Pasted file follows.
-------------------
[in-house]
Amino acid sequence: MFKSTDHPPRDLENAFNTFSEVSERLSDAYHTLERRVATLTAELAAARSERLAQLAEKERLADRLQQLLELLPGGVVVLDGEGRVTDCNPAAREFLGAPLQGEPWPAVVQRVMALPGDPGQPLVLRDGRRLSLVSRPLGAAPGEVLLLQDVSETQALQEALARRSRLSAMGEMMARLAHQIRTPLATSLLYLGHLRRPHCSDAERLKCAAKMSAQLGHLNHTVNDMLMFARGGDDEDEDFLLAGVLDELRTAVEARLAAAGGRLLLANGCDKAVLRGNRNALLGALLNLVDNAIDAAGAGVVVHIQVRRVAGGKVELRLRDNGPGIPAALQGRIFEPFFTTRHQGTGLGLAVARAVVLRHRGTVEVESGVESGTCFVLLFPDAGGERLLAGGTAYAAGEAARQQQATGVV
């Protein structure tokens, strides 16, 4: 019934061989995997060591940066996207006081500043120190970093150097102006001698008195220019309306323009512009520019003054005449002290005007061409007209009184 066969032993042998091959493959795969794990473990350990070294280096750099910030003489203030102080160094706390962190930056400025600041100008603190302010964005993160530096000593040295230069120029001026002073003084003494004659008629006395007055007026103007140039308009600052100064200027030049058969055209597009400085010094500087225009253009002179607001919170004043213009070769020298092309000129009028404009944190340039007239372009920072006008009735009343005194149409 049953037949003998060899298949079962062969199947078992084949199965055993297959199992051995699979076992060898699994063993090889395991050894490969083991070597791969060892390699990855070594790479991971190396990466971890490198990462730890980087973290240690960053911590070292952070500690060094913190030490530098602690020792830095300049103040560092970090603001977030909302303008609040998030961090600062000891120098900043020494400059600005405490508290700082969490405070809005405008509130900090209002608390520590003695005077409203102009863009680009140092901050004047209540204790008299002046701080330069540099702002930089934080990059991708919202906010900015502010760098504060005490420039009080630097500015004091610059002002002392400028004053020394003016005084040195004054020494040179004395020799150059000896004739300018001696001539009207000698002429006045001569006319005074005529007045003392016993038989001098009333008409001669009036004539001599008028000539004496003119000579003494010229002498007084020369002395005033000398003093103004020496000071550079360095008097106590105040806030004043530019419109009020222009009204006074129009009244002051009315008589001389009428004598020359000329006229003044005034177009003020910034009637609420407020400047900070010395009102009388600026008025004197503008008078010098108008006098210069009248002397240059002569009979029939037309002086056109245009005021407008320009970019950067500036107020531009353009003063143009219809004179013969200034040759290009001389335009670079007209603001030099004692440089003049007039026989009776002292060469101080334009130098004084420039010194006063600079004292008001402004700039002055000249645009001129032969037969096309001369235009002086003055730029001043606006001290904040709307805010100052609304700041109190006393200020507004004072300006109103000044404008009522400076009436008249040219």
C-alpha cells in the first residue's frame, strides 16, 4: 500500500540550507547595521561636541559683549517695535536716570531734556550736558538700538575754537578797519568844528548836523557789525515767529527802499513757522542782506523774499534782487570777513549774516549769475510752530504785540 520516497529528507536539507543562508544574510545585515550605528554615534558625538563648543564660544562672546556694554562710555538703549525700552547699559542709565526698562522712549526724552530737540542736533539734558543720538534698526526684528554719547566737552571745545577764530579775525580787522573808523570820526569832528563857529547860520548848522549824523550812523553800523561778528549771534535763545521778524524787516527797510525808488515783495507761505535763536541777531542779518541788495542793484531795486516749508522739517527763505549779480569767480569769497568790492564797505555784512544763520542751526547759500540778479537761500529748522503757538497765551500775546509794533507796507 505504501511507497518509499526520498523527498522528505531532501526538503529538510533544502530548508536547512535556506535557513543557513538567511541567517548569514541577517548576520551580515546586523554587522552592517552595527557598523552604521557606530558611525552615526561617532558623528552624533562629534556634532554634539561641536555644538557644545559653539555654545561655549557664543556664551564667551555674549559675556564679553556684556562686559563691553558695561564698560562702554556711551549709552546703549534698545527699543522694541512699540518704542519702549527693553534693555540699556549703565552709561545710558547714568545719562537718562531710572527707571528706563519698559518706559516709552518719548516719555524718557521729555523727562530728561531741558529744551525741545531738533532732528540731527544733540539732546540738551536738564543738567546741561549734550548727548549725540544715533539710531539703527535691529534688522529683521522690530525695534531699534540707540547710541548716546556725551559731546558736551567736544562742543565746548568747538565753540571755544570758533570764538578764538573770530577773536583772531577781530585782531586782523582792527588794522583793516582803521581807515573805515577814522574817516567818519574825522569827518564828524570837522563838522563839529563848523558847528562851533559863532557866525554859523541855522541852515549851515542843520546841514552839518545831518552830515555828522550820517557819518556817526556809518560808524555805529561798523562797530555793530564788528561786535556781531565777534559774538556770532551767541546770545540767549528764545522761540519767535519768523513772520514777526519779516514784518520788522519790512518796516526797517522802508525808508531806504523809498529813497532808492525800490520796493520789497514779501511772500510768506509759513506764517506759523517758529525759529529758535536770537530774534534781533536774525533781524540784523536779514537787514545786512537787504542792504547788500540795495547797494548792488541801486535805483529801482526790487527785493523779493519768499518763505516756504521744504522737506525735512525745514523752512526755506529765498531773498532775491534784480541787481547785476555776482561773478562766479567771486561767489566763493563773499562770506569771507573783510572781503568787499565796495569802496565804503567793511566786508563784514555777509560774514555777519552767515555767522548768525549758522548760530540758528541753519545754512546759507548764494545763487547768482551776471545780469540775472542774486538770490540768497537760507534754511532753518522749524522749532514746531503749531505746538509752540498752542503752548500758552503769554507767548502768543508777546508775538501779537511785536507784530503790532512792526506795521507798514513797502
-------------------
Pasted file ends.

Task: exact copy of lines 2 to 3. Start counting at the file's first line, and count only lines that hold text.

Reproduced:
Amino acid sequence: MFKSTDHPPRDLENAFNTFSEVSERLSDAYHTLERRVATLTAELAAARSERLAQLAEKERLADRLQQLLELLPGGVVVLDGEGRVTDCNPAAREFLGAPLQGEPWPAVVQRVMALPGDPGQPLVLRDGRRLSLVSRPLGAAPGEVLLLQDVSETQALQEALARRSRLSAMGEMMARLAHQIRTPLATSLLYLGHLRRPHCSDAERLKCAAKMSAQLGHLNHTVNDMLMFARGGDDEDEDFLLAGVLDELRTAVEARLAAAGGRLLLANGCDKAVLRGNRNALLGALLNLVDNAIDAAGAGVVVHIQVRRVAGGKVELRLRDNGPGIPAALQGRIFEPFFTTRHQGTGLGLAVARAVVLRHRGTVEVESGVESGTCFVLLFPDAGGERLLAGGTAYAAGEAARQQQATGVV
């Protein structure tokens, strides 16, 4: 019934061989995997060591940066996207006081500043120190970093150097102006001698008195220019309306323009512009520019003054005449002290005007061409007209009184 066969032993042998091959493959795969794990473990350990070294280096750099910030003489203030102080160094706390962190930056400025600041100008603190302010964005993160530096000593040295230069120029001026002073003084003494004659008629006395007055007026103007140039308009600052100064200027030049058969055209597009400085010094500087225009253009002179607001919170004043213009070769020298092309000129009028404009944190340039007239372009920072006008009735009343005194149409 049953037949003998060899298949079962062969199947078992084949199965055993297959199992051995699979076992060898699994063993090889395991050894490969083991070597791969060892390699990855070594790479991971190396990466971890490198990462730890980087973290240690960053911590070292952070500690060094913190030490530098602690020792830095300049103040560092970090603001977030909302303008609040998030961090600062000891120098900043020494400059600005405490508290700082969490405070809005405008509130900090209002608390520590003695005077409203102009863009680009140092901050004047209540204790008299002046701080330069540099702002930089934080990059991708919202906010900015502010760098504060005490420039009080630097500015004091610059002002002392400028004053020394003016005084040195004054020494040179004395020799150059000896004739300018001696001539009207000698002429006045001569006319005074005529007045003392016993038989001098009333008409001669009036004539001599008028000539004496003119000579003494010229002498007084020369002395005033000398003093103004020496000071550079360095008097106590105040806030004043530019419109009020222009009204006074129009009244002051009315008589001389009428004598020359000329006229003044005034177009003020910034009637609420407020400047900070010395009102009388600026008025004197503008008078010098108008006098210069009248002397240059002569009979029939037309002086056109245009005021407008320009970019950067500036107020531009353009003063143009219809004179013969200034040759290009001389335009670079007209603001030099004692440089003049007039026989009776002292060469101080334009130098004084420039010194006063600079004292008001402004700039002055000249645009001129032969037969096309001369235009002086003055730029001043606006001290904040709307805010100052609304700041109190006393200020507004004072300006109103000044404008009522400076009436008249040219």